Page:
Abu Ghraib Squared
There are very few verified details yet, but if the basic outline of this story turns out to be true we’re in for a mainstream media festival of guilt that will make the Abu Ghraib story look like a Vanity Fair piece on Al Gore: Official: Iraq civilian deaths unjustified.
WASHINGTON - Military investigators probing the deaths last November of about two dozen Iraqi civilians have evidence that points toward unprovoked murders by Marines, a senior defense official said Friday.
The Marine Corps initially reported 15 deaths and said they were caused by a roadside bomb and an ensuing firefight with insurgents. A separate investigation is aimed at determining if Marines lied to cover up the events, which included the deaths of women and children. …
The defense official discussed the matter Friday only on condition of anonymity because he was not authorized to talk publicly about the investigation. He said the evidence found thus far strongly indicated the killings in the insurgent-plagued city of Haditha in the western province of Anbar were unjustified. He cautioned that the probe was not finished.
Once the investigation is completed, perhaps in June, it will be up to a senior Marine commander in Iraq to decide whether to press charges of murder or other violations of the Uniform Code of Military Justice.
Three officers from the unit involved — 3rd Battalion, 1st Marine Regiment, 1st Marine Division, based at Camp Pendleton, Calif. — have been relieved of duty, although officials have not explicitly linked them to the criminal investigation.
I’ll just point out that once again, as with Abu Ghraib, there has been no official cover-up, no attempt to shift blame, and no excuses. On the contrary, the military has already been investigating the allegations, and if crimes did take place, those responsible will be brought to justice—as with Abu Ghraib.
Here’s another interesting detail:
Another congressional official said lawmakers were told it would be about 30 days before a report would be issued by the investigating agency, the Naval Criminal Investigative Service.
So it will be 30 days before the official report is released. At present we have nothing to go on but rumors and leaks. Why pick this particular weekend to splash the story everywhere?
UPDATE at 5/26/06 5:46:51 pm:
A message to LGF’s military readers and families: I know this has to be a rough story for you to read, especially this weekend.
But it doesn’t affect my admiration and respect for your service one bit. You’re still the best this country has, and I wish you all a happy and safe Memorial Day weekend.
UPDATE at 5/26/06 6:01:23 pm:
LGF reader ‘fmfnavydoc’ comments:
I’m here in 29 Palms assigned to the base. This issue has many Marines (and their Navy brothers and sisters) upset - Marines do not resort to this behavior, and if they do, the consequences are severe under the UCMJ. BTW - one issue not brought up in the MSM is that there was an Iraqi Army unit with the Marines, there is the possibility that it could have been done (if at all) by them. I ask all of you that visit this blog to do one thing - if you know a Marine (or any service member for that matter), please let them know that they are supported by people like yourselves, and that people like Pelosi, Murtha and others of their ilk are not the voice of our country. As a service member and a visitor to this blog, I appreciate the words of support that I read on my visits here - God Bless all of you!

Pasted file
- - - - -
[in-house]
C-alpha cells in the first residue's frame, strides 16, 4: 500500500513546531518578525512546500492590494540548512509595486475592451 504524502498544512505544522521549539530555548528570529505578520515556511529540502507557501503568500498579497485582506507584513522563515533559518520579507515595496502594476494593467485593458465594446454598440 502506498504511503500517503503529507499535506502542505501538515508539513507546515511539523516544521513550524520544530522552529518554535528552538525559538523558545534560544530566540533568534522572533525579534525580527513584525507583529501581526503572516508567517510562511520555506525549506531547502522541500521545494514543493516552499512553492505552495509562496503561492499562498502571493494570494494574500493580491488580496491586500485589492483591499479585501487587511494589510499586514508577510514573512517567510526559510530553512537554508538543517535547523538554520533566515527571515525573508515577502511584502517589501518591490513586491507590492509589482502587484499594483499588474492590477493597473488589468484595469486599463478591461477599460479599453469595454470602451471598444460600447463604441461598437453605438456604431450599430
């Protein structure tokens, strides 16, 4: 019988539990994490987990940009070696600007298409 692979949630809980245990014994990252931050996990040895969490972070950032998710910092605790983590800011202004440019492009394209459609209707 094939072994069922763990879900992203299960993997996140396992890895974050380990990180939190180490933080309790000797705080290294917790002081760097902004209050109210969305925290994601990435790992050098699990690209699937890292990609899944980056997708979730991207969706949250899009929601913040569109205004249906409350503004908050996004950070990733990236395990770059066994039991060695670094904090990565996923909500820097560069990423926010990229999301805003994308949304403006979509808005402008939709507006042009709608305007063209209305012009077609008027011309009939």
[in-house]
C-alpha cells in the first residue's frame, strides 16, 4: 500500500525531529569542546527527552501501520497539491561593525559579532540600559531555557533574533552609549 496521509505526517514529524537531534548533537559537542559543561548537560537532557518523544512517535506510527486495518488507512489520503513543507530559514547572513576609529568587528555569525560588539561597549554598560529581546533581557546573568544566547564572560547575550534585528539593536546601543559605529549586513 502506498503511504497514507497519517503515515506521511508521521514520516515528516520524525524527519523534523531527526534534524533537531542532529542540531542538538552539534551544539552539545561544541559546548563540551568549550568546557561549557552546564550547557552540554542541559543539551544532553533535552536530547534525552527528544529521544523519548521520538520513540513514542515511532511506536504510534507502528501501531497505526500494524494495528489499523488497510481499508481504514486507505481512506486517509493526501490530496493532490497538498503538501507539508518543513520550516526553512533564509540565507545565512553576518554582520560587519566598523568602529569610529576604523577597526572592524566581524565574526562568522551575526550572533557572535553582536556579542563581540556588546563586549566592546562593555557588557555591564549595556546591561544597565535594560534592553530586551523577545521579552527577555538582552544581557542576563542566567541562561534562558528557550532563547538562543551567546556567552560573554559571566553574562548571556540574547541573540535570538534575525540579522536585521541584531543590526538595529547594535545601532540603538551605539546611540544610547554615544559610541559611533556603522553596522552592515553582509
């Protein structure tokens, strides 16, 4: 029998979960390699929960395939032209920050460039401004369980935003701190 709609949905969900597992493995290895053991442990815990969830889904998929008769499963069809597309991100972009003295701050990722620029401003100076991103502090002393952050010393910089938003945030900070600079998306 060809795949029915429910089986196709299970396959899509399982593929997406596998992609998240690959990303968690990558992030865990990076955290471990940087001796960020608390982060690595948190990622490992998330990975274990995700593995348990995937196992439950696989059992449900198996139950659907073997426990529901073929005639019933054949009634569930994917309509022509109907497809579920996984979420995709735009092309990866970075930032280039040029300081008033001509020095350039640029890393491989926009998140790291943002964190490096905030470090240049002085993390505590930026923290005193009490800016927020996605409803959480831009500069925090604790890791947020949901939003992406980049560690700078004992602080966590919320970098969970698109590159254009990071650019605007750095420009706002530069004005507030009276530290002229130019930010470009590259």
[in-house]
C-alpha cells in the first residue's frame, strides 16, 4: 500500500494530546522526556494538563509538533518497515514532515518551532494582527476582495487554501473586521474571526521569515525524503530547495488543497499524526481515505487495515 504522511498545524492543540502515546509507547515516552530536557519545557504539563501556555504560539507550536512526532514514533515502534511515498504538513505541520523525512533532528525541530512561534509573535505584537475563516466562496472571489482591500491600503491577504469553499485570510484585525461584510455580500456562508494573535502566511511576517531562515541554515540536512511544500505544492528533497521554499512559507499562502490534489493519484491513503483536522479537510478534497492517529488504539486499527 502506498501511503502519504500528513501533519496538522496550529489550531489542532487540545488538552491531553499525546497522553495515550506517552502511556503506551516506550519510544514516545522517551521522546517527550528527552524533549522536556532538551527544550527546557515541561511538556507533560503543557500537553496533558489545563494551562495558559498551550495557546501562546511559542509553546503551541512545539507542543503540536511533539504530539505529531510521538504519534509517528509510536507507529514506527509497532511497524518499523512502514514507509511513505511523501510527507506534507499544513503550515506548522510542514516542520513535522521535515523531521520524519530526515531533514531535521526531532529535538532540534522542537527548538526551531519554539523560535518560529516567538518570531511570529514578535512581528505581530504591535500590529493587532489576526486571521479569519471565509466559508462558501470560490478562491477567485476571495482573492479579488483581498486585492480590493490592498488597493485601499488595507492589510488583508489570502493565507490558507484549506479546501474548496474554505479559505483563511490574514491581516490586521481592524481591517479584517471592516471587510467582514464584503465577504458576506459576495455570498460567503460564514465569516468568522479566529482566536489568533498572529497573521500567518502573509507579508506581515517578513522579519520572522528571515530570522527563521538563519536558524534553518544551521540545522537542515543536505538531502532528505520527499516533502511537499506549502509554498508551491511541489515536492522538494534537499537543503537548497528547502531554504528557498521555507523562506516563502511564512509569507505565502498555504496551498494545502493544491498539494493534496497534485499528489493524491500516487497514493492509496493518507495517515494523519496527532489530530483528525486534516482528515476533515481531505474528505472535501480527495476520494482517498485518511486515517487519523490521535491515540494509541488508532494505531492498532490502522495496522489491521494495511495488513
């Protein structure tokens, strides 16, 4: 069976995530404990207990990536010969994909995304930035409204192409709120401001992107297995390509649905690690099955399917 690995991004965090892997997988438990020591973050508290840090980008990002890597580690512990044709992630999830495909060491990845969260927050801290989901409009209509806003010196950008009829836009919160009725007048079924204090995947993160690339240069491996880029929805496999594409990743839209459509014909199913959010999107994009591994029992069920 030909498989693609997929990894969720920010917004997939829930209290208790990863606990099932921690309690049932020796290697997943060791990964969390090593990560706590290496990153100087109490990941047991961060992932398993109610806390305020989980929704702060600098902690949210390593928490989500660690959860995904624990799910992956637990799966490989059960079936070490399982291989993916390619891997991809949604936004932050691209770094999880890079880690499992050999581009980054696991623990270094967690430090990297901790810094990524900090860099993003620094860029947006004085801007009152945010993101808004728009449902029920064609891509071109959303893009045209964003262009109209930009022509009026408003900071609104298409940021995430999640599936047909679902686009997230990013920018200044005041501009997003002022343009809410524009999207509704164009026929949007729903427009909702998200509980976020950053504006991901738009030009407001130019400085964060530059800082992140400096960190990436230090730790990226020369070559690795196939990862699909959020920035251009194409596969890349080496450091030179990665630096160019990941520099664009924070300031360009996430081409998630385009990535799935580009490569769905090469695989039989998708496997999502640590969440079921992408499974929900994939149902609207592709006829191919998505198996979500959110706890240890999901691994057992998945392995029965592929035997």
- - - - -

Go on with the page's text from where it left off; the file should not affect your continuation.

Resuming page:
UPDATE at 5/26/06 6:47:30 pm:
Here’s some context on the town of Haditha, where this incident reportedly took place: Under US noses, brutal insurgents rule Sunni citadel. (Hat tip: TMF.)
The executions are carried out at dawn on Haqlania bridge, the entrance to Haditha. A small crowd usually turns up to watch even though the killings are filmed and made available on DVD in the market the same afternoon.
One of last week’s victims was a young man in a black tracksuit. Like the others he was left on his belly by the blue iron railings at the bridge’s southern end. His severed head rested on his back, facing Baghdad. Children cheered when they heard that the next day’s spectacle would be a double bill: two decapitations. A man named Watban and his brother had been found guilty of spying.
With so many alleged American agents dying here Haqlania bridge was renamed Agents’ bridge. Then a local wag dubbed it Agents’ fridge, evoking a mortuary, and that name has stuck.
A three-day visit by a reporter working for the Guardian last week established what neither the Iraqi government nor the US military has admitted: Haditha, a farming town of 90,000 people by the Euphrates river, is an insurgent citadel.
That Islamist guerrillas were active in the area was no secret but only now has the extent of their control been revealed. They are the sole authority, running the town’s security, administration and communications.
A three-hour drive north from Baghdad, under the nose of an American base, it is a miniature Taliban-like state. Insurgents decide who lives and dies, which salaries get paid, what people wear, what they watch and listen to.
Haditha exposes the limitations of the Iraqi state and US power on the day when the political process is supposed to make a great leap - a draft constitution finalised and approved by midnight tonight.